A book is not only a friend, it makes friends for you. When you have possessed a book with mind and spirit, you are enriched. But when you pass it on, you are enriched threefold.”–Henry Miller

With Mr. Miller’s words in mind, I thought that instead of listing my New Year’s resolutions (how many times can one lose the same 50 pounds?) I’d share my favorite book with you. My reading tastes are so eclectic, it’s hard to choose just one. But if pressed, I’d have to name THE FAR PAVILIONS by M M Kaye as the book I return to again and again.

If you’re looking for snappy dialogue and a breakneck pace, you’d be disapointed. At over 900 pages, this doorstop of a book is a rich, meaty epic set in Victorian India. It chronicles the life of Ashton Hilary Akbar Pelham-Martyn, from his birth in the shadow of the Himalayas to young manhood. We follow his dangerous childhood as companion of a young India ruler, his first heartbreak, his tragic real love for an Indian princess whom he can’t have. For adventure and romance set against the clash of cultures under the British Raj, I don’t think there’s another story that can touch it. I think they made a mini-series movie of it a few years ago, but I couldn’t watch it. None of the actors could possibly become the characters I already knew and loved so well.

I wore out the copy I had, so my dear husband bought me a new one this year for Christmas.

So now it’s your turn. If you could only have one book, which one would you pick? I’ll look forward to reading about your favorites. Who knows? I might discover a new favorite thanks to you.

Every month, I put recommended reads on my websites. You might want to check out www.dianagroe.com and www.emilybryan.com for interviews with hot authors and their new releases. Hope you stop by.

Hello world!

December 16, 2007

Welcome to my new blog! I’ve been blogging on both my myspace sites. www.myspace.com/dianagroe and  www.myspace.com/emilybryanromance but I needed to find a way to be more accessible to readers who, for whatever reason, didn’t want to do the myspace thing. Plus, I’d like this blog to be a little more personal, so please feel free to share.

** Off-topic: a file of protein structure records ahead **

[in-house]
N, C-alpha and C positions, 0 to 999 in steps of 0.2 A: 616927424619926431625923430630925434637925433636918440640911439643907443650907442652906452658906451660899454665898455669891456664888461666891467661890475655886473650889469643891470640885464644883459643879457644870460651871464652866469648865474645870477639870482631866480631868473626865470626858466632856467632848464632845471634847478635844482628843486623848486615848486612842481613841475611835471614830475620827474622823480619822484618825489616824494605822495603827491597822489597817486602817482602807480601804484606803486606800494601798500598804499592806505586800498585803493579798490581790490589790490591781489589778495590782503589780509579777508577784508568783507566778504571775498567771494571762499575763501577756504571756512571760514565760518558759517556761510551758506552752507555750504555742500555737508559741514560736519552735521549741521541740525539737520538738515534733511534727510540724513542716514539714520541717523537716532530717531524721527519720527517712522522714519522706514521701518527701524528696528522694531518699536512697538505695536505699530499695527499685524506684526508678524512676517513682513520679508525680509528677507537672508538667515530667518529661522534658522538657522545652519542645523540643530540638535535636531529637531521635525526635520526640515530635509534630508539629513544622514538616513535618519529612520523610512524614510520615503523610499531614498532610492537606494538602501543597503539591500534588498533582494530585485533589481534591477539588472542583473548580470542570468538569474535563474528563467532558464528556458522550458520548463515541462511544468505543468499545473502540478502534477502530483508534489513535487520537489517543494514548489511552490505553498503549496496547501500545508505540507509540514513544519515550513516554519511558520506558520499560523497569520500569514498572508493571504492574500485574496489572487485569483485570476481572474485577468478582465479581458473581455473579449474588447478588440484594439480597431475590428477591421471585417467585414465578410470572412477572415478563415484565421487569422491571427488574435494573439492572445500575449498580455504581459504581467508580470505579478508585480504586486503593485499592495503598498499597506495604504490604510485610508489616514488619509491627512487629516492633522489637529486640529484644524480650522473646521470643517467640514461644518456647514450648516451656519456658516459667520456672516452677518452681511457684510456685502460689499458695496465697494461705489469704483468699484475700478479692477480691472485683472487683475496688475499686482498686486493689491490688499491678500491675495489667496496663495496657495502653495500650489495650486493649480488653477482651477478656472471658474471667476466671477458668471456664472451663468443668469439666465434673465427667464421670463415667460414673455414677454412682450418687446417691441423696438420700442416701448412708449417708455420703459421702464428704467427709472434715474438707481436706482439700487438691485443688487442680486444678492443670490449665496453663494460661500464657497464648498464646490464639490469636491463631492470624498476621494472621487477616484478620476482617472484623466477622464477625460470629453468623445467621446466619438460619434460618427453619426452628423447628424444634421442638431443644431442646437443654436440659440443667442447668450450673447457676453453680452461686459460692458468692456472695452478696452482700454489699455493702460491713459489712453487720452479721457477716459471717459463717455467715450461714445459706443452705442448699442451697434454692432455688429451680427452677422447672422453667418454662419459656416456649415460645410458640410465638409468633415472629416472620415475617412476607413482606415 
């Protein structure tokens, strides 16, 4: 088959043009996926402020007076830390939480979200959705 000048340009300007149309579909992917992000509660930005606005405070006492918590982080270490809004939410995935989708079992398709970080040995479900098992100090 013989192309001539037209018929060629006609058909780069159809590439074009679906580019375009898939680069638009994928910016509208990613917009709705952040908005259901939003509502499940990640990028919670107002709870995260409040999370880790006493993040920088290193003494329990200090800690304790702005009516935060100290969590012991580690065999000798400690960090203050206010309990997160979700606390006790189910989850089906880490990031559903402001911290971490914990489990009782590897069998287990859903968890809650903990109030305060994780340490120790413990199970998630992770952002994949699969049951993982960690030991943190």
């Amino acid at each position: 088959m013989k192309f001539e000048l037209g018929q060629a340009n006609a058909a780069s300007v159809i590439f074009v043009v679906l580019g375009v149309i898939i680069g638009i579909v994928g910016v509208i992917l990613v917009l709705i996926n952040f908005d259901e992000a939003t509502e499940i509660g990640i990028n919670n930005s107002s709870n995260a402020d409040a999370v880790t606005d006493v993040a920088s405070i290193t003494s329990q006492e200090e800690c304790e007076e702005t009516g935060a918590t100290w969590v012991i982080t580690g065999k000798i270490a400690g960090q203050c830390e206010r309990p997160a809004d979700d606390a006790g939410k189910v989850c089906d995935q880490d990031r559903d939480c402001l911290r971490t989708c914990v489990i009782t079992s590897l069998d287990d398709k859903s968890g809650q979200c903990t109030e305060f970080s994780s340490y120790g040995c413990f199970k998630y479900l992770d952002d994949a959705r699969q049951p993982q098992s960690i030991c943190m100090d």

I’ll start.

Christmas time always makes us nostalgic. My childhood Christmases revolved around the last minute worry of whether or not my railroading father would be home or if he’d be stuck at the other end of the road. Amazingly enough, he always managed to make it. And then we’d pile into whatever car we happened to have (my mother always encouraged dad to trade cars, not women!) and we were off on the hundred mile trek to my grandma’s house.

100 miles used to be much farther than it is now. Or maybe it just seemed that way when winter weather was closing the roads behind us as we followed snow plows or crept along the narrow two lane highways, the chains on our tires singing a metalic snow song. But the trip was so worth it, for at the end was my grandmother’s house.

It was the perfect Christmas house, a drafty old two story kept warm by my grandma’s baking. She decorated with real pine boughs up the banister, wreaths with electric candles in all the windows and always had the biggest tree she could fit through the door. Of greatest interest to me and my sisters was the cardboard fireplace which I was assured was Santa’s entry point into the house. How he managed to accomplish this seemingly impossible feat was one of the deepest mysteries of my childhood, but since the old gent had always been very good to me, I was prepared to take a few things on faith.

The year my faith was shaken, when one of my classmates wised me up about the whole Santa Claus thing, I still wasn’t inclined to toss out my cherished belief. I had to see it with my own eyes. So I waited until all I could hear was the creak of the old house settling and the bitter wind soughing by my window. Then I padded to the top of the stairs to keep watch.

I didn’t have long to wait. My Grandma appeared with a bag of goodies and quietly filled the stockings at the cardboard fireplace. Aromatic orange in the toe, a handful of nuts I’d have fun cracking open later, a few candy canes and a small toy. I crept back to bed before she finished the whole row of stockings. I’d seen enough.

I knew for certain that there was no Santa Claus. But I had something better. I had a grandma who loved me.

Grandma passed away this year. I was blessed to have her for much longer than most, yet there’s never quite enough time with the ones you love. I have many wonderful memories of her, but my favorite remains that stolen moment when I caught her playing Santa.

OK, now it’s your turn. What is your favorite Christmas memory? Maybe it’s a recipe or a family tradition.  Or are you planning to build a memory this year with something entirely new? Please share.

Christmas blessings,

Diana/Emily